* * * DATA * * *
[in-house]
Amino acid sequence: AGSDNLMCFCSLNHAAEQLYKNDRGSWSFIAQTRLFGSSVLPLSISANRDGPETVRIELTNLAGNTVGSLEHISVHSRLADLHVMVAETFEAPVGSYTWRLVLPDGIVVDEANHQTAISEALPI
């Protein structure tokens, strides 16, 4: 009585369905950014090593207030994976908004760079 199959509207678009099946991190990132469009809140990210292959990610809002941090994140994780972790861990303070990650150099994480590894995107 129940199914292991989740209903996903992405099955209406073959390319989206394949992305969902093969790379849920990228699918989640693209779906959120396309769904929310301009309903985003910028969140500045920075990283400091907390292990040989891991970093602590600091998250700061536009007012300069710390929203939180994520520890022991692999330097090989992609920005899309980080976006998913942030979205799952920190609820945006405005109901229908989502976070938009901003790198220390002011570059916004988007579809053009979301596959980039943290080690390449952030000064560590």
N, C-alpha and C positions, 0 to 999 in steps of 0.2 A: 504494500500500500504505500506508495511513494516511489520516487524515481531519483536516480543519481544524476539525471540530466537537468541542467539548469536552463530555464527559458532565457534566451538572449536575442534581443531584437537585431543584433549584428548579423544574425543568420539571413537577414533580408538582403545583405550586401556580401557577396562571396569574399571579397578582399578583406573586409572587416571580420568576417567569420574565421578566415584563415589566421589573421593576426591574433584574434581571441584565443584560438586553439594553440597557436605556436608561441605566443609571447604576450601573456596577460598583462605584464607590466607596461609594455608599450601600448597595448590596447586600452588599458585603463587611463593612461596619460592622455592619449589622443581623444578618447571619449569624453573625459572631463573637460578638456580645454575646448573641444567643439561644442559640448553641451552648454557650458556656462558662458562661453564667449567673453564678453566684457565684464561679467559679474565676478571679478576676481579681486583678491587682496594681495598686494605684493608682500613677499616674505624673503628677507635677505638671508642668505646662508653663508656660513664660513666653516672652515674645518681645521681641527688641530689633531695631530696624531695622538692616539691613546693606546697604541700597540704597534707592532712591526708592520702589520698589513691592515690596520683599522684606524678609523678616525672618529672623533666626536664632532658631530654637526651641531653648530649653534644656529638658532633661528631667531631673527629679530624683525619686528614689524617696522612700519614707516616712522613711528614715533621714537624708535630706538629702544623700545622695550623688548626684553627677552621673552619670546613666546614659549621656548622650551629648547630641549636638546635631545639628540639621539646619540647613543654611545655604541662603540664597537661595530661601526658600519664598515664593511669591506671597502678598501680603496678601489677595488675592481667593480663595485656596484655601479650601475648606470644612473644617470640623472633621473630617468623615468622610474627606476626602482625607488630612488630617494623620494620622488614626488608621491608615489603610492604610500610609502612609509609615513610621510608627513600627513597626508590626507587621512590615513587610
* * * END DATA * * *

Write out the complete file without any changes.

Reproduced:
[in-house]
Amino acid sequence: AGSDNLMCFCSLNHAAEQLYKNDRGSWSFIAQTRLFGSSVLPLSISANRDGPETVRIELTNLAGNTVGSLEHISVHSRLADLHVMVAETFEAPVGSYTWRLVLPDGIVVDEANHQTAISEALPI
């Protein structure tokens, strides 16, 4: 009585369905950014090593207030994976908004760079 199959509207678009099946991190990132469009809140990210292959990610809002941090994140994780972790861990303070990650150099994480590894995107 129940199914292991989740209903996903992405099955209406073959390319989206394949992305969902093969790379849920990228699918989640693209779906959120396309769904929310301009309903985003910028969140500045920075990283400091907390292990040989891991970093602590600091998250700061536009007012300069710390929203939180994520520890022991692999330097090989992609920005899309980080976006998913942030979205799952920190609820945006405005109901229908989502976070938009901003790198220390002011570059916004988007579809053009979301596959980039943290080690390449952030000064560590």
N, C-alpha and C positions, 0 to 999 in steps of 0.2 A: 504494500500500500504505500506508495511513494516511489520516487524515481531519483536516480543519481544524476539525471540530466537537468541542467539548469536552463530555464527559458532565457534566451538572449536575442534581443531584437537585431543584433549584428548579423544574425543568420539571413537577414533580408538582403545583405550586401556580401557577396562571396569574399571579397578582399578583406573586409572587416571580420568576417567569420574565421578566415584563415589566421589573421593576426591574433584574434581571441584565443584560438586553439594553440597557436605556436608561441605566443609571447604576450601573456596577460598583462605584464607590466607596461609594455608599450601600448597595448590596447586600452588599458585603463587611463593612461596619460592622455592619449589622443581623444578618447571619449569624453573625459572631463573637460578638456580645454575646448573641444567643439561644442559640448553641451552648454557650458556656462558662458562661453564667449567673453564678453566684457565684464561679467559679474565676478571679478576676481579681486583678491587682496594681495598686494605684493608682500613677499616674505624673503628677507635677505638671508642668505646662508653663508656660513664660513666653516672652515674645518681645521681641527688641530689633531695631530696624531695622538692616539691613546693606546697604541700597540704597534707592532712591526708592520702589520698589513691592515690596520683599522684606524678609523678616525672618529672623533666626536664632532658631530654637526651641531653648530649653534644656529638658532633661528631667531631673527629679530624683525619686528614689524617696522612700519614707516616712522613711528614715533621714537624708535630706538629702544623700545622695550623688548626684553627677552621673552619670546613666546614659549621656548622650551629648547630641549636638546635631545639628540639621539646619540647613543654611545655604541662603540664597537661595530661601526658600519664598515664593511669591506671597502678598501680603496678601489677595488675592481667593480663595485656596484655601479650601475648606470644612473644617470640623472633621473630617468623615468622610474627606476626602482625607488630612488630617494623620494620622488614626488608621491608615489603610492604610500610609502612609509609615513610621510608627513600627513597626508590626507587621512590615513587610